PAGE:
While the filming process posed some challenges to the lobstermen, it posed significant challenges to the camera crew as well. Lobstering is a physically demanding profession, and trying to catch this lifestyle on camera was no different.
“These guys get up at four in the morning, sometimes earlier. They’re out on the water by 4:30; they fish for 12 hours. I wanted a real day out on the water,” Martin explains. “I was doing very little comparatively but I was still exhausted.”
Such a lifestyle would put even the most grueling study sessions into perspective. In addition to being a physically tiring job, lobstering can be dangerous, as the men frequently work on small boats and in more isolated conditions than other types of fishermen. Add to these challenges the steadily decreasing price of lobster and the increasing number of lobstermen, each aggravated by a need to pay the bills, and it becomes easy to understand why this traditional and once-lucrative lifestyle has become so difficult to pursue.
“In 21st-century America, there is a challenge toward traditional lifestyles,” Tobin explains. “Most of them are being eaten up by corporate entities. … The lobster industry is an exception in the sense that it is still very individual and family-run.”
Perhaps one of the reasons the industry has endured is because most of the lobstermen admit that they couldn’t imagine themselves doing anything else. In the documentary, one character shakes his head in stunned disbelief at the idea of working in an office behind a desk every day. Lobstering is their passion, their way of life.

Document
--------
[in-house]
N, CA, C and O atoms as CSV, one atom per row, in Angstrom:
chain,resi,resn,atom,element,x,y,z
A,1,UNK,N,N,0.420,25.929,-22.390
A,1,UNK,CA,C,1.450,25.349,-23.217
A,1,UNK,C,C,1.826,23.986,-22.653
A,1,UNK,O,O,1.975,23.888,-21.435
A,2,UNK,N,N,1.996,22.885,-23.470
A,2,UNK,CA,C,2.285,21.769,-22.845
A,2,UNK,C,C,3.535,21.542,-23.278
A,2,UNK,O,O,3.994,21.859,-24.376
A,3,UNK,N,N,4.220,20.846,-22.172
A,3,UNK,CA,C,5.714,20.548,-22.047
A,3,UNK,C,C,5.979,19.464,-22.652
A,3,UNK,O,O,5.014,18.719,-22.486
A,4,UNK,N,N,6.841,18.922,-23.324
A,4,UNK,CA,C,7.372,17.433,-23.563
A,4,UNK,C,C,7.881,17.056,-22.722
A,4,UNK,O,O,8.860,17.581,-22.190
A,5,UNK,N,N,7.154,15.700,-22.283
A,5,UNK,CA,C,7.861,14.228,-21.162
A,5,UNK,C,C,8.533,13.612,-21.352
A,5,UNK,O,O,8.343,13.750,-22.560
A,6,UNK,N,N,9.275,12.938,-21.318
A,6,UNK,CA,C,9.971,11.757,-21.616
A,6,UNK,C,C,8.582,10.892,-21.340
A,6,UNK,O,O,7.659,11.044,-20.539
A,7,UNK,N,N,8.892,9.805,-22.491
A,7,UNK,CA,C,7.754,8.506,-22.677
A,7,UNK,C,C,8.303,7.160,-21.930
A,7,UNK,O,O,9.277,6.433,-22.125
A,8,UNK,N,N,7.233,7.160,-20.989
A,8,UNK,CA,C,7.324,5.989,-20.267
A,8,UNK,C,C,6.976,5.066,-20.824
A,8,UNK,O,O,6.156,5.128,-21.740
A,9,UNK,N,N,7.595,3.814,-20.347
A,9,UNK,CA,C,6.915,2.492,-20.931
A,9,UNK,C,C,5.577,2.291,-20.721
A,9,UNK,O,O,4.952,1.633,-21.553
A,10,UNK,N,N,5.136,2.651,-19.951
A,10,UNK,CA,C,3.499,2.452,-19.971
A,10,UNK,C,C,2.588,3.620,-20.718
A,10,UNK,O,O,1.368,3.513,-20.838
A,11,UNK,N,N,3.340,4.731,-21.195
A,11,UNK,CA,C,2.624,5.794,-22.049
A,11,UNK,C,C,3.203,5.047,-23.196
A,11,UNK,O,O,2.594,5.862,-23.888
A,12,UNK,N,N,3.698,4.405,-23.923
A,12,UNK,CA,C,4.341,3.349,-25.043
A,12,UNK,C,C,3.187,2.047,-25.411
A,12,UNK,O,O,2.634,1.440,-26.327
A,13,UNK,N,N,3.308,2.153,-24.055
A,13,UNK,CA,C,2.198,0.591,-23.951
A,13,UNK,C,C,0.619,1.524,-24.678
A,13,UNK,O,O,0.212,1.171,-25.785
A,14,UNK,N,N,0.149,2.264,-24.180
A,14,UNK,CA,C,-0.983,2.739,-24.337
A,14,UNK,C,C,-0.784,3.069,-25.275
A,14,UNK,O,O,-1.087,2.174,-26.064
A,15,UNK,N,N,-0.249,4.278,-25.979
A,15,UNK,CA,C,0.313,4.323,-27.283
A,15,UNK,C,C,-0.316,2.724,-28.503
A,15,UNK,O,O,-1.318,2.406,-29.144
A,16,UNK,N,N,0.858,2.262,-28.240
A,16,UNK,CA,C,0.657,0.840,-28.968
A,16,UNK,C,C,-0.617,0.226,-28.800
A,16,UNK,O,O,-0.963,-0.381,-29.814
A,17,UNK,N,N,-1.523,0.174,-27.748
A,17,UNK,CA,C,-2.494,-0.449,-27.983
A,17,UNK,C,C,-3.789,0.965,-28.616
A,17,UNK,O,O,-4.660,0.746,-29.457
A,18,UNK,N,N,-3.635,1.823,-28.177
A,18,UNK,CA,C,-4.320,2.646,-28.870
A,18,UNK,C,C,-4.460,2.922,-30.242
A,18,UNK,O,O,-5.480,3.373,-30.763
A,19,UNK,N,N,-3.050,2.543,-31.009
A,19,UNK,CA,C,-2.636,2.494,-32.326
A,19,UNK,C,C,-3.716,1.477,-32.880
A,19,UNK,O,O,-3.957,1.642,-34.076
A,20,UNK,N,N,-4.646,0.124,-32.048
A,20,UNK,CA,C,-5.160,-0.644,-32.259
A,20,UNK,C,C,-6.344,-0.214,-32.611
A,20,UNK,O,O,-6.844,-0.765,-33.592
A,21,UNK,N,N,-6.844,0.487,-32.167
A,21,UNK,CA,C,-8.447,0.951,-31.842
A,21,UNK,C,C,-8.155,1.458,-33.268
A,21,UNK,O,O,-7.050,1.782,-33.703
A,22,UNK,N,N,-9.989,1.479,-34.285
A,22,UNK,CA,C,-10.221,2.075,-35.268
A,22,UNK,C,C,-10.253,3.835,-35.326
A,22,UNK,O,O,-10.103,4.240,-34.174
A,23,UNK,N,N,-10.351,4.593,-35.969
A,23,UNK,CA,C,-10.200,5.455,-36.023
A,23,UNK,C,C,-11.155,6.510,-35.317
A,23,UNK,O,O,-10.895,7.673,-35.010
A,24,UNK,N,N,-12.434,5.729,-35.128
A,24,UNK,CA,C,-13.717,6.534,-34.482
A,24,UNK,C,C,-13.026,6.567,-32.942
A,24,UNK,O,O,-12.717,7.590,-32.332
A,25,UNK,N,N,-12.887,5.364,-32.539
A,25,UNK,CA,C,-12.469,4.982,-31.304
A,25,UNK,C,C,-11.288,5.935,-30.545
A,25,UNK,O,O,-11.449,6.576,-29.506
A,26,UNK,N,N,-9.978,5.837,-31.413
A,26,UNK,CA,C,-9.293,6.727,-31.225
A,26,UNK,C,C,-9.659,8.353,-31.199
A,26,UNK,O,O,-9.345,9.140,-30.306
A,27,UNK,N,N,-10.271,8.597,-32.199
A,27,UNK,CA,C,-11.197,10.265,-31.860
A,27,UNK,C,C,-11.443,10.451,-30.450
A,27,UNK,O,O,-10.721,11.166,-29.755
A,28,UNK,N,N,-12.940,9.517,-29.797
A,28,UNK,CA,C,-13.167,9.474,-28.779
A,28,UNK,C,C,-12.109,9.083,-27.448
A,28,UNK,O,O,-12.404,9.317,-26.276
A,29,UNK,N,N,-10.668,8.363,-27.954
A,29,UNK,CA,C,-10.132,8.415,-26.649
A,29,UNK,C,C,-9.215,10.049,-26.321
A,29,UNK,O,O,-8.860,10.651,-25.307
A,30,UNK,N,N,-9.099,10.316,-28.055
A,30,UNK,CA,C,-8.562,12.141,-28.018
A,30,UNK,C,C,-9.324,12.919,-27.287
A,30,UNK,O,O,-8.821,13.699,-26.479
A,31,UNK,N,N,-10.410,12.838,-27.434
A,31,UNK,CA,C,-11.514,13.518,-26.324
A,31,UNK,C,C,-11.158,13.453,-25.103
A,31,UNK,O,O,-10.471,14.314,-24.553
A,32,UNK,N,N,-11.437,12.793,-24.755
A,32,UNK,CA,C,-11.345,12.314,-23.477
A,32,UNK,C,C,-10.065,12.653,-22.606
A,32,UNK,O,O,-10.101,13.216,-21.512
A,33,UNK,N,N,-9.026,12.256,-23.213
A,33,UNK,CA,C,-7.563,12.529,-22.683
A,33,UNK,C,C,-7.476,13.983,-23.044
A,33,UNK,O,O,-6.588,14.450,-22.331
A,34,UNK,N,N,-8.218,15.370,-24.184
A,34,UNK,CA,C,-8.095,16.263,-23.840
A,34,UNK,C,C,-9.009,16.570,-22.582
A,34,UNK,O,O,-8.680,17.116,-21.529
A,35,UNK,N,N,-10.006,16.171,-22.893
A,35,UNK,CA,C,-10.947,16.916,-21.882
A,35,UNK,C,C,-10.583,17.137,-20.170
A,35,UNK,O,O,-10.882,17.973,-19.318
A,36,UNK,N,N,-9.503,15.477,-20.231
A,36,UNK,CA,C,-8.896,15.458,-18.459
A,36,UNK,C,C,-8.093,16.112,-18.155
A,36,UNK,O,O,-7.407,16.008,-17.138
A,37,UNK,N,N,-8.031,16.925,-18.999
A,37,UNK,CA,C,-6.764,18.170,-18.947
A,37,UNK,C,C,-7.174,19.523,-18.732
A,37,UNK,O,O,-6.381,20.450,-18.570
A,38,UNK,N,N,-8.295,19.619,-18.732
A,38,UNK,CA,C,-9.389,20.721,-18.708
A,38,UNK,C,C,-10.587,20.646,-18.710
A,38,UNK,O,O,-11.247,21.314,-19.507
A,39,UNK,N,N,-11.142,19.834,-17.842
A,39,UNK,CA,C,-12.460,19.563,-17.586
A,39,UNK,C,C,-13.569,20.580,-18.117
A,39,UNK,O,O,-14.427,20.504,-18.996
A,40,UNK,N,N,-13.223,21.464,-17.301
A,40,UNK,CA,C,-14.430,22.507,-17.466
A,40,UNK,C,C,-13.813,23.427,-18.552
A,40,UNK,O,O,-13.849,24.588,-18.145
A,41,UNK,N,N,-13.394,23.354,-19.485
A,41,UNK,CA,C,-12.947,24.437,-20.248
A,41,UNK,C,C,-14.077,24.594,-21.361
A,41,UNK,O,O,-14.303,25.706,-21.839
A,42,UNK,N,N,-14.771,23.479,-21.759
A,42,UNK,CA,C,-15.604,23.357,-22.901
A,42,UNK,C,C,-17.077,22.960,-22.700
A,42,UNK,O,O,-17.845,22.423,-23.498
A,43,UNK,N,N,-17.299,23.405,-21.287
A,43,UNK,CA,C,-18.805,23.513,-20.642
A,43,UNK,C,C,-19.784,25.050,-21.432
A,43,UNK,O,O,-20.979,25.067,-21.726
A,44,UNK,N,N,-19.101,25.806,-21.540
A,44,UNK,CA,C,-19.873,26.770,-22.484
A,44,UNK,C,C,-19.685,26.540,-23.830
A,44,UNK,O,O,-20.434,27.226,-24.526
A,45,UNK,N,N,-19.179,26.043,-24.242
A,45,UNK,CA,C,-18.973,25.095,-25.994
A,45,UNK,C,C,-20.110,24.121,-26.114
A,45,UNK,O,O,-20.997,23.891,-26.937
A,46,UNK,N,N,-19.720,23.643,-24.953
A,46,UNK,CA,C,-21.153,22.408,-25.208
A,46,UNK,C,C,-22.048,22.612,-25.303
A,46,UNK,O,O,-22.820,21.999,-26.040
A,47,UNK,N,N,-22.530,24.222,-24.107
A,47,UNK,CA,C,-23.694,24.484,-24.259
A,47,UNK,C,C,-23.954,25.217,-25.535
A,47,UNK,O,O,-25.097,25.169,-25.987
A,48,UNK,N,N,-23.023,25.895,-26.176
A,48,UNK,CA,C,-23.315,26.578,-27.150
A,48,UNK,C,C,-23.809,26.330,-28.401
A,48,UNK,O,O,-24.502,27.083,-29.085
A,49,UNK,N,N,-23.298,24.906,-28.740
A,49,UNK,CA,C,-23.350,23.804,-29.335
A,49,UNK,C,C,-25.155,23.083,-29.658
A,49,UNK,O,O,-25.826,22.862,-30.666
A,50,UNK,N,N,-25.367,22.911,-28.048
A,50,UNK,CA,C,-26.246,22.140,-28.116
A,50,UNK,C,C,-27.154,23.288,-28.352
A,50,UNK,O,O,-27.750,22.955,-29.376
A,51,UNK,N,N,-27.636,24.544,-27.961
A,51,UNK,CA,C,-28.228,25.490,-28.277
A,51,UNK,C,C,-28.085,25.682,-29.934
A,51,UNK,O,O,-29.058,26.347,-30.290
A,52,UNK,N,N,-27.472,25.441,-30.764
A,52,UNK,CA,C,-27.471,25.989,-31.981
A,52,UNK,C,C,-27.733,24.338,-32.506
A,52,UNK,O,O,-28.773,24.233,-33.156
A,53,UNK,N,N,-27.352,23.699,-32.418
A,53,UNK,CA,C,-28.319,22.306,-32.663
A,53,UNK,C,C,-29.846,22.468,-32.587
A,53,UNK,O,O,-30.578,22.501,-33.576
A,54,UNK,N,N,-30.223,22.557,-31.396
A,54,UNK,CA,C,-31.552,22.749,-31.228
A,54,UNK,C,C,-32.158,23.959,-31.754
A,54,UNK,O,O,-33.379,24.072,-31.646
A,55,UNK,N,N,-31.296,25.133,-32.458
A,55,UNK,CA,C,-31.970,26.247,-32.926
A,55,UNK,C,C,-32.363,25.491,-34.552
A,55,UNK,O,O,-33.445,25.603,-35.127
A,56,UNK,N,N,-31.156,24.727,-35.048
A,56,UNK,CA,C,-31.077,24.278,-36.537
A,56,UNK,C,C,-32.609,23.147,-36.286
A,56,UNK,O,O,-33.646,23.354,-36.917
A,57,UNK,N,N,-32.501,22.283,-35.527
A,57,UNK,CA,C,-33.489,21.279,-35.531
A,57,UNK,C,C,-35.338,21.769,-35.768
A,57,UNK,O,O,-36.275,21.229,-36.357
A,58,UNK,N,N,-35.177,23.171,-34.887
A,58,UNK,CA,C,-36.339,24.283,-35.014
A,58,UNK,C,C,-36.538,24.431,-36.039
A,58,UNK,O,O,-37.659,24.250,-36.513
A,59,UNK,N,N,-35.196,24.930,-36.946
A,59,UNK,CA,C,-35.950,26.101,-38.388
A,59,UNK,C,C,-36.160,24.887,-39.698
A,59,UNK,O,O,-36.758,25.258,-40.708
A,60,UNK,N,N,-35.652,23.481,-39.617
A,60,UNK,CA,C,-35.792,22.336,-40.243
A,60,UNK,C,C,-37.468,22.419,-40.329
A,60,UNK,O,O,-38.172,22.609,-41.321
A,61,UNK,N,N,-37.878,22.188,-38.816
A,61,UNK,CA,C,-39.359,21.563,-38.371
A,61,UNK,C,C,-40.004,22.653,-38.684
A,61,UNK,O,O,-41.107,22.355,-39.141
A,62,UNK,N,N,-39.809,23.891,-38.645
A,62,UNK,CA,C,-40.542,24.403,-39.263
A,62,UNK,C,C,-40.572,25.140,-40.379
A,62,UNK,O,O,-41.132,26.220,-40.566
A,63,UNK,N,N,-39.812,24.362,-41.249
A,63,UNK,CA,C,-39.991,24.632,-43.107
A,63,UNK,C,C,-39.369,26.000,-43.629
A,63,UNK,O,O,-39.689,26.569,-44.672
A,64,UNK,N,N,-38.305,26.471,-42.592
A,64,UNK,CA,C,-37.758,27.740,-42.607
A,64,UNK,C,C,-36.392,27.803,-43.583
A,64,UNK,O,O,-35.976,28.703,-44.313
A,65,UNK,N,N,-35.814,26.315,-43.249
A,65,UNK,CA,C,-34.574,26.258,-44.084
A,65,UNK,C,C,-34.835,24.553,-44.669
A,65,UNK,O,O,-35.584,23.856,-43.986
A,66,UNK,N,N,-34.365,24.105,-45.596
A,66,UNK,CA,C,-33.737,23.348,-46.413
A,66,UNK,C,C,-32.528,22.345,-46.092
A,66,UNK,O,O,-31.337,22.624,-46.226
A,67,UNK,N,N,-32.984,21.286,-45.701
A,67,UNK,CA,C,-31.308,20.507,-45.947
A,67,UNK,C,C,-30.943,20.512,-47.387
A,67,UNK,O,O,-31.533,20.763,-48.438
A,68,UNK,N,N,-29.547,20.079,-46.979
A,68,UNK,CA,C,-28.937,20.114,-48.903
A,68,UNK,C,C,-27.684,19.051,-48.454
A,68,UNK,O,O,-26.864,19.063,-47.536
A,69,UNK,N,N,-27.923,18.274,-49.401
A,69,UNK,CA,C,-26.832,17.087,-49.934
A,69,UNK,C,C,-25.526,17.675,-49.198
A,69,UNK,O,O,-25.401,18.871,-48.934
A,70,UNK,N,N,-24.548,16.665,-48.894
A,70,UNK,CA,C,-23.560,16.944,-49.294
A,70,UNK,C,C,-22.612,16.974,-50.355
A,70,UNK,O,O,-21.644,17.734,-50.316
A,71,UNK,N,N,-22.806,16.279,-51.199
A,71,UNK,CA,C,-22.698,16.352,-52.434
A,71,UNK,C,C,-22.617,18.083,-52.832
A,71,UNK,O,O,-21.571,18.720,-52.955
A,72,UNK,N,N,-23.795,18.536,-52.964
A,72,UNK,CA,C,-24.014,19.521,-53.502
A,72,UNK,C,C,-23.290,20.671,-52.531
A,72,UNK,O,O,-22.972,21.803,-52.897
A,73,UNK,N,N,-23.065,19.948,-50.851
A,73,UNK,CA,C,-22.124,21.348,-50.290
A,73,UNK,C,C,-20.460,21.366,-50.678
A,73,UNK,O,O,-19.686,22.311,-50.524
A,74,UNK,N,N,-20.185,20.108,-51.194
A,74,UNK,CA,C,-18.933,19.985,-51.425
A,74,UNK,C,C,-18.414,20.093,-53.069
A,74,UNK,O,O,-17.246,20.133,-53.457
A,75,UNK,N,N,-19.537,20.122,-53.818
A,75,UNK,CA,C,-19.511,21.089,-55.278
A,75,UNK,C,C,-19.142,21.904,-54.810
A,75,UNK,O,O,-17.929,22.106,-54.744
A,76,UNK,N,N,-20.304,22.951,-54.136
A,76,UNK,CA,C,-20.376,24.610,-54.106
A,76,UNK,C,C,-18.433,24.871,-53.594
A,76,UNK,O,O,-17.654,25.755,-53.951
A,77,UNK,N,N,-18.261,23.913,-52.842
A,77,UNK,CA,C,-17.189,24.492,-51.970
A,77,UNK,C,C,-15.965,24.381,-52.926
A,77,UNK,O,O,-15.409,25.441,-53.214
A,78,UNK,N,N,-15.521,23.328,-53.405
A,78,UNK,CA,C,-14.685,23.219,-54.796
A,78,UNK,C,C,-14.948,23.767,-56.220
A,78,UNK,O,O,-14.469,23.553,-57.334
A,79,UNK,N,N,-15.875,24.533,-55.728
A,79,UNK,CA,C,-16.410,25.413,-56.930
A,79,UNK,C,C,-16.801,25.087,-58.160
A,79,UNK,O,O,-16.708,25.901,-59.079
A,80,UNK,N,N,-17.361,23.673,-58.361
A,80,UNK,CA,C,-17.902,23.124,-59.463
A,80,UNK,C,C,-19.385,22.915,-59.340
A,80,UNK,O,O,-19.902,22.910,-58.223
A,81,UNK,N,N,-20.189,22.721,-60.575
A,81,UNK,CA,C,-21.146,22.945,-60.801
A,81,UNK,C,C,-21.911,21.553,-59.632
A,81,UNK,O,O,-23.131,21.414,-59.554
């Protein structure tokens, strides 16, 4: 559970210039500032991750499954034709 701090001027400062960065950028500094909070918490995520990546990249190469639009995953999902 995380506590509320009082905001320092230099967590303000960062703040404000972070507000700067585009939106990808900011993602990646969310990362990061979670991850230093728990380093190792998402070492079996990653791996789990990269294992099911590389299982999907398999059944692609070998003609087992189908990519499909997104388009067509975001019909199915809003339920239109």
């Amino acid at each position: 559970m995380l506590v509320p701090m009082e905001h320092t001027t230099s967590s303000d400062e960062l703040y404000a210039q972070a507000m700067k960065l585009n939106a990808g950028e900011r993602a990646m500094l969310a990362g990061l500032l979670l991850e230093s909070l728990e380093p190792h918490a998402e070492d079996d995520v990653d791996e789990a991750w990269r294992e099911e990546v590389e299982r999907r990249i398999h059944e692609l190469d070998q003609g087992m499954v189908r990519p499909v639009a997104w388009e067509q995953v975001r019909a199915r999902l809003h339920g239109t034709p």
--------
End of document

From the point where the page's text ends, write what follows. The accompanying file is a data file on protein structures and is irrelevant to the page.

So far, the Deer Isle-Stonington community is thrilled about the documentary, and Martin cites the community’s approval as one of his main goals.
“I wanted it to be authentic, something that fishermen could watch and say, ‘Yeah, this is what it’s like,’” he says.
Despite having finished and produced the documentary after an astounding amount of work — 25 hours of raw footage, months of editing, three years of interviews — Martin says there’s still more to do.
“That’s when the real work begins,” he says. “Getting eyes on your movie. That’s important to us, getting as many people to see this project as possible.”
Right now, Martin is busy promoting his documentary and attending screenings for the film. But as for future plans, Martin says that he will definitely continue to pursue filmmaking.
“At this point in my life, after I finished up most of ‘Life by Lobster,’ I felt like I really wanted to branch out and do something different,” he says. “I’ve tried to do other genres and I’m enjoying all of it but I’ve become a lot more open to doing another documentary now. You just learn so much. ... I feel like I’d be cheating myself to not get into another documentary.”
Considering the grace of his first documentary endeavor, Martin would be cheating his audience if he didn’t as well.
— Contact Catherine Cai